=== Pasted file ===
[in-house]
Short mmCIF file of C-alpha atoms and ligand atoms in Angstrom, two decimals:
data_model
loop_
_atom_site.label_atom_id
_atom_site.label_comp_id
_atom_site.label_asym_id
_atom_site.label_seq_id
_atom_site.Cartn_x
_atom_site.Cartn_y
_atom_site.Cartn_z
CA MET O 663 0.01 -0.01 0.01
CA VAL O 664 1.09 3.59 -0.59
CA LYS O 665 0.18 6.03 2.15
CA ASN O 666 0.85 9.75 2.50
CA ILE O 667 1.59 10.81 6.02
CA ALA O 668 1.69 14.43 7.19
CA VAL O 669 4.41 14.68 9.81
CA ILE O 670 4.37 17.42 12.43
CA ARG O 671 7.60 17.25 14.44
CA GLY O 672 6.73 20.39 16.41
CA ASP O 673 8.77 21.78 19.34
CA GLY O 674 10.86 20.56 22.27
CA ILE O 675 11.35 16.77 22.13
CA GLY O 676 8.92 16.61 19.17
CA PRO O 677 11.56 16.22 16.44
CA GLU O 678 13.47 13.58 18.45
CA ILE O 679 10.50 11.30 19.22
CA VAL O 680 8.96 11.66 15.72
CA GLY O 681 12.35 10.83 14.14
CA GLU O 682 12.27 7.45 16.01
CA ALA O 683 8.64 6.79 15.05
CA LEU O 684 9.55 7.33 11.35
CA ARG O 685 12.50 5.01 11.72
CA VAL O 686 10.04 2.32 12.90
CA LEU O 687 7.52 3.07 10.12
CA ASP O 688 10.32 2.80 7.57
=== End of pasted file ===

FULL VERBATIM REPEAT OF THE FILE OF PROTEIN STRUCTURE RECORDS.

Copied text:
[in-house]
Short mmCIF file of C-alpha atoms and ligand atoms in Angstrom, two decimals:
data_model
loop_
_atom_site.label_atom_id
_atom_site.label_comp_id
_atom_site.label_asym_id
_atom_site.label_seq_id
_atom_site.Cartn_x
_atom_site.Cartn_y
_atom_site.Cartn_z
CA MET O 663 0.01 -0.01 0.01
CA VAL O 664 1.09 3.59 -0.59
CA LYS O 665 0.18 6.03 2.15
CA ASN O 666 0.85 9.75 2.50
CA ILE O 667 1.59 10.81 6.02
CA ALA O 668 1.69 14.43 7.19
CA VAL O 669 4.41 14.68 9.81
CA ILE O 670 4.37 17.42 12.43
CA ARG O 671 7.60 17.25 14.44
CA GLY O 672 6.73 20.39 16.41
CA ASP O 673 8.77 21.78 19.34
CA GLY O 674 10.86 20.56 22.27
CA ILE O 675 11.35 16.77 22.13
CA GLY O 676 8.92 16.61 19.17
CA PRO O 677 11.56 16.22 16.44
CA GLU O 678 13.47 13.58 18.45
CA ILE O 679 10.50 11.30 19.22
CA VAL O 680 8.96 11.66 15.72
CA GLY O 681 12.35 10.83 14.14
CA GLU O 682 12.27 7.45 16.01
CA ALA O 683 8.64 6.79 15.05
CA LEU O 684 9.55 7.33 11.35
CA ARG O 685 12.50 5.01 11.72
CA VAL O 686 10.04 2.32 12.90
CA LEU O 687 7.52 3.07 10.12
CA ASP O 688 10.32 2.80 7.57